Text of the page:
Elopement in Austria

An elopement in Austria is not necessarily the majestic palaces of Vienna. Austria is such a small but incredibly diverse country. And natural beauties are as lovely as man-made buildings.

Hallstatt is a tiny alpine village with a population that does not even hold up to a thousand of people. However, this cozy place is known far beyond its borders. Millions of tourists rush to Austria in pursuit of amazing vistas of incredibly beautiful gingerbread houses on the shore of a picturesque lake. This secluded nook is also an object of attention for UNESCO.

Apart from the picturesque landscapes, Hallstatt is famous for its salt mines that hold a right to be called the first ones in Europe. Even the name of the town comes from a Celtic word “hall” which means “salt”. Therefore, the appearance of a copy of Hallstatt in the Chinese province of Guangdong a few years ago did not create a huge surprise. The most ridiculous thing about it is the fact that property cost in the newly built copy is higher than in the real medieval town.

Alas, the popularity among tourists comes with its negative side, too. The houses of the salt miners turned into many hotels and hostels, the ground floors were surrendered to the souvenir and tourist shop owners, and an average restaurant price list makes heartbeat faster. The beauty of landscapes, blue lakes and grandeur of mountains, however, make forget about such nuisance.

Elopement in Austria is a real-life fairy tale.

This is the place for those who value the harmony of results of human labor and the grandeur of nature. Landscapes here are indeed breathtaking. During those rare morning and evening hours, when a blessed silence reigns all around you, one only wish is to take a sit at the lake shore and with eyes closed enjoy the serenity. The town fits so harmoniously in nature that it creates a sensation of Alpes themselves growing around it.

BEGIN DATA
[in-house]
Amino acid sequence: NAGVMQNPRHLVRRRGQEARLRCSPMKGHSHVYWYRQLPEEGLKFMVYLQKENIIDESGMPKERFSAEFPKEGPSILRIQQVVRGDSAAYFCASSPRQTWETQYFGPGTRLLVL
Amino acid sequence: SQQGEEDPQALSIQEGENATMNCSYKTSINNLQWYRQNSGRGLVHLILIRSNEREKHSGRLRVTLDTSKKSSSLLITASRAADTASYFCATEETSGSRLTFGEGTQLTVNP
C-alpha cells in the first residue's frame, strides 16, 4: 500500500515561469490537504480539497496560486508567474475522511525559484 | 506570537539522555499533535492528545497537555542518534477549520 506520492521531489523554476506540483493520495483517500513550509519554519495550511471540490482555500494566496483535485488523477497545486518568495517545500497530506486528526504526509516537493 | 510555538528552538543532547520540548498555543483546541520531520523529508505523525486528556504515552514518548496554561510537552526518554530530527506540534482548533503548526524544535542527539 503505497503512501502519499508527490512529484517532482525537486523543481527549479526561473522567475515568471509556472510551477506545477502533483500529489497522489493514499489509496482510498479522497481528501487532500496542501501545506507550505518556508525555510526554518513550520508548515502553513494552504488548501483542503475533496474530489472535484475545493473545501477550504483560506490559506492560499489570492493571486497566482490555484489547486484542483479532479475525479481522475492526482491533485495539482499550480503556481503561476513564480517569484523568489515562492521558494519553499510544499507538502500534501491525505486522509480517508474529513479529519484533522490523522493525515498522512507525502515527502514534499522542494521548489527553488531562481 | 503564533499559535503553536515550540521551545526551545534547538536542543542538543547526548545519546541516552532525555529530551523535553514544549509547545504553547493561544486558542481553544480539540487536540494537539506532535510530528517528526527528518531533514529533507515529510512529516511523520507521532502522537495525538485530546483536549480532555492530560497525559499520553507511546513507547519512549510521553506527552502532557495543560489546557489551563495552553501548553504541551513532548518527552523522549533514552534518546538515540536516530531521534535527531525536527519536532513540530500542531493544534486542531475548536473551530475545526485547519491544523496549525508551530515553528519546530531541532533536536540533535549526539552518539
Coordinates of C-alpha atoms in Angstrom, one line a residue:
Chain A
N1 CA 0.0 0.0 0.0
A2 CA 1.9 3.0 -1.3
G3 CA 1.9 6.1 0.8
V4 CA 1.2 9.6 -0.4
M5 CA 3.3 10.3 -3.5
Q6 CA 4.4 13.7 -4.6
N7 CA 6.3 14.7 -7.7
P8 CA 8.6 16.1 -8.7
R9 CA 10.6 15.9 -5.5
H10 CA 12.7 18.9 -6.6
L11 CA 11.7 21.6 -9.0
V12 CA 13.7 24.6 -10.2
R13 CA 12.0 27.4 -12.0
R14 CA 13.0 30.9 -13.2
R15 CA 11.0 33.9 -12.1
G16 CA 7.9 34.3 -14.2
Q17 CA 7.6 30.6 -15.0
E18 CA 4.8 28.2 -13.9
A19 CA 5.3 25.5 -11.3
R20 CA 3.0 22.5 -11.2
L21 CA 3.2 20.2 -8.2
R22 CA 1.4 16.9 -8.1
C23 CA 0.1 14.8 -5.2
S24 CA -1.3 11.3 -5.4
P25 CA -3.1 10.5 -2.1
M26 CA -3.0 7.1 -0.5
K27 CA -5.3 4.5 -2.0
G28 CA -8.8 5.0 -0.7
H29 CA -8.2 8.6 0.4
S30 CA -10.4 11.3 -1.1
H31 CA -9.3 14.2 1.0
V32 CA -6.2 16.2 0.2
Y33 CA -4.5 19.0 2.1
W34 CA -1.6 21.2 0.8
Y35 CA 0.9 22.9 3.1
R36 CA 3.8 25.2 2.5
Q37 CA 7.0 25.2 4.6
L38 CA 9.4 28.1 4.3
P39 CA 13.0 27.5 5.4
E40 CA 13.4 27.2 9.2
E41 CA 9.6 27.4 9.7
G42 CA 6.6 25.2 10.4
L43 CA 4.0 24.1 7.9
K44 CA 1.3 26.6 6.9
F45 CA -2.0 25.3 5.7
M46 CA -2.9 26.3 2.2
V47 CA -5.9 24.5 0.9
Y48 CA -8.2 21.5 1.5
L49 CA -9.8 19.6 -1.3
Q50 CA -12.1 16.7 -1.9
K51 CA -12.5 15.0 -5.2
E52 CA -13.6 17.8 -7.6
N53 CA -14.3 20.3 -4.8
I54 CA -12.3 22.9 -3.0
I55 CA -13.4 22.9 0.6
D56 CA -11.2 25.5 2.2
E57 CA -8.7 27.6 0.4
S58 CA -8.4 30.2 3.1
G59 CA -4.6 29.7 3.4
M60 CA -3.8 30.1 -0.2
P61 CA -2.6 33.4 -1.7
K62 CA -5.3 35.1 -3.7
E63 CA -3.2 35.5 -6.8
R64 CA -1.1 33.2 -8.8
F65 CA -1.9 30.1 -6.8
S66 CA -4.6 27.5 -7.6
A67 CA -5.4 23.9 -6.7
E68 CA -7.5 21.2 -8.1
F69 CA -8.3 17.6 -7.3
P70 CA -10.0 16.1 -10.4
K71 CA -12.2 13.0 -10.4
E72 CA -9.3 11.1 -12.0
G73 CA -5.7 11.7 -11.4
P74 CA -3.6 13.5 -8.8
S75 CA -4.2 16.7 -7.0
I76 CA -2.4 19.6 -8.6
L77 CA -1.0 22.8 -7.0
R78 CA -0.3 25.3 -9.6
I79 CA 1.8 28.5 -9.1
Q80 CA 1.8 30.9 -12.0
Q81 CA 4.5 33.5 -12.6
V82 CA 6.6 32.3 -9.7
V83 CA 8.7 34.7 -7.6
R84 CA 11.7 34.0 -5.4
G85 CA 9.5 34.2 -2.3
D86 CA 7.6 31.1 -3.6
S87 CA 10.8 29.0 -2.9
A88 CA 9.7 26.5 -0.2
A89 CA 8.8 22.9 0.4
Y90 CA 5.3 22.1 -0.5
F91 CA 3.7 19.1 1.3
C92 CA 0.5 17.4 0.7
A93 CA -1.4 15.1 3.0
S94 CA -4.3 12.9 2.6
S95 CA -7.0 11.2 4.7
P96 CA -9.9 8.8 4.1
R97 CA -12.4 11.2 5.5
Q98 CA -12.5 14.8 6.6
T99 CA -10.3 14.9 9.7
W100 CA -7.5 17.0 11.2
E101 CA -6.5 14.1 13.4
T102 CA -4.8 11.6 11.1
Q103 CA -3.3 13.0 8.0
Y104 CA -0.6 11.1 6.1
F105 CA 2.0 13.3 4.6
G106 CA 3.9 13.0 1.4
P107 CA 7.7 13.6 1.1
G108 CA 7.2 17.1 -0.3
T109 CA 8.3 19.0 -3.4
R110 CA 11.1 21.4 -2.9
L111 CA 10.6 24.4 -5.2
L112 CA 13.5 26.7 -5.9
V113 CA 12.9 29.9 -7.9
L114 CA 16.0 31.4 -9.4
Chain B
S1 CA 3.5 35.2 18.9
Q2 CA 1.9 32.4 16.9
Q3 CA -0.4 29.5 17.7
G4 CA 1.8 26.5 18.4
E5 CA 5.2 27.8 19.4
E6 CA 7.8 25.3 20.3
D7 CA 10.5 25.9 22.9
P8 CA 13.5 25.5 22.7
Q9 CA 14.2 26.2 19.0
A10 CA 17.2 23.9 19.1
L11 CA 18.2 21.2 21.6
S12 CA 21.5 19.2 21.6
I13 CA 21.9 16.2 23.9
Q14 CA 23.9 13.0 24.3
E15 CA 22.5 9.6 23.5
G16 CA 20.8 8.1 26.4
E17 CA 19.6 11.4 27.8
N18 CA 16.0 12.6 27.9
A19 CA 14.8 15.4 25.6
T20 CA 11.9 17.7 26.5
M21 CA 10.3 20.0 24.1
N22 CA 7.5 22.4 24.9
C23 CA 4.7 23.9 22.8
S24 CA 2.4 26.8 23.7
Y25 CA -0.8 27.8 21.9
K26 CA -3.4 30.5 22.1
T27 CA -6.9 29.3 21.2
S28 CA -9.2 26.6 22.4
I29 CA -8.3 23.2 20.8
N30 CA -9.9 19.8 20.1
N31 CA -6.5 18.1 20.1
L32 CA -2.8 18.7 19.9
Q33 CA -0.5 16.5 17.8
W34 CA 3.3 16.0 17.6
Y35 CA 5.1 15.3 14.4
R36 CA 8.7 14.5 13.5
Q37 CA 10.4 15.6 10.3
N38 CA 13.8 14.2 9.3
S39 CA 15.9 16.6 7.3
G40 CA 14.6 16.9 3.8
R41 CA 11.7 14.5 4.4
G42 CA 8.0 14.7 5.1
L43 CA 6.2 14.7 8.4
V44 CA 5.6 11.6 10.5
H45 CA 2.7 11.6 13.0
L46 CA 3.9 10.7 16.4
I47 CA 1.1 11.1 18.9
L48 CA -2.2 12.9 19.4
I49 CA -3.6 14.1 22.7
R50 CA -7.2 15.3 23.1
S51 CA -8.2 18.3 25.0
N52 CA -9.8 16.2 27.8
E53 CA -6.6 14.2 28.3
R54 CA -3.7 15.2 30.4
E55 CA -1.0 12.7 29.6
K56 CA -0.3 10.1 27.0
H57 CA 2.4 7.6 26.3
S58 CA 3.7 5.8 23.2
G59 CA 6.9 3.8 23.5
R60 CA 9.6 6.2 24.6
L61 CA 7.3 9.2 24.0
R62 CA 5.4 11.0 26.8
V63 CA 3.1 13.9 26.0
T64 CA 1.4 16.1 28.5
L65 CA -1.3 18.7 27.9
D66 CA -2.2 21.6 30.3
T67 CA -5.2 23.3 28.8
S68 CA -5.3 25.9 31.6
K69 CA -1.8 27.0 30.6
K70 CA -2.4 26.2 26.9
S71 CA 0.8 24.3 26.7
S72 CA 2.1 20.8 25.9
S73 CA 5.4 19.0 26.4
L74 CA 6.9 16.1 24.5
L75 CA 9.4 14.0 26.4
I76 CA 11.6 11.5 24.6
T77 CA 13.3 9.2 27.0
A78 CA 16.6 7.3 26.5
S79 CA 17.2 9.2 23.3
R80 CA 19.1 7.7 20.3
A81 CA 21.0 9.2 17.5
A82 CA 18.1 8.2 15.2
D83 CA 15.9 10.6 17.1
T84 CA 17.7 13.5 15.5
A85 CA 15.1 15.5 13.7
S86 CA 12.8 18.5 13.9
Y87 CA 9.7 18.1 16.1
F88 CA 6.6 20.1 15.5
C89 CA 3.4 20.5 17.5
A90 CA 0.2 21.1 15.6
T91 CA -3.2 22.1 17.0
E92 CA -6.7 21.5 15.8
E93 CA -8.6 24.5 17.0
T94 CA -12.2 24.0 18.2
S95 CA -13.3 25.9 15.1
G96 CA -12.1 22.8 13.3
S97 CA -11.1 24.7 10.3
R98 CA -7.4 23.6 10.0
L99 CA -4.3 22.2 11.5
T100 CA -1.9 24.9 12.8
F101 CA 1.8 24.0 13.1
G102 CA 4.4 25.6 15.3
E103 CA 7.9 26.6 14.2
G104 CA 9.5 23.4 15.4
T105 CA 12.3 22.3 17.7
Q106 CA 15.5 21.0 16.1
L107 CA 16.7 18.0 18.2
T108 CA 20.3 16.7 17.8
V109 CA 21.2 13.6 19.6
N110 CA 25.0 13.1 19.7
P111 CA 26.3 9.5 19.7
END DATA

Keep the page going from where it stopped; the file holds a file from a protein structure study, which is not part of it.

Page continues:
That is why an amazing couple of Sam and Agnes having already visited this place several years ago, were ready again to cover the long road from Hong Kong to do an elopement photo shoot among the Alpes landscapes. Of course, Hallstatt wasn’t enough for us, and we took a pleasure to shoot at other magnificent nooks and villages with gingerbread houses.

Two and three-day photo shoots are by all means for the brave ones, but you should keep in mind the number of the envious sighs you get once your friends see your pictures. For your attention is the elopement photoshoot taken in Austria that began in Prague.

Well, in the end I would like to take a liberty to personally give you a little piece of advice – if you want to feel the atmosphere of these marvelous places, don’t be lazy, get up with dawn and take a promenade through the town. That is the only way you would be able to escape the sensation of being in some overpopulated Asian province :)

How much does an elopement in Austria cost?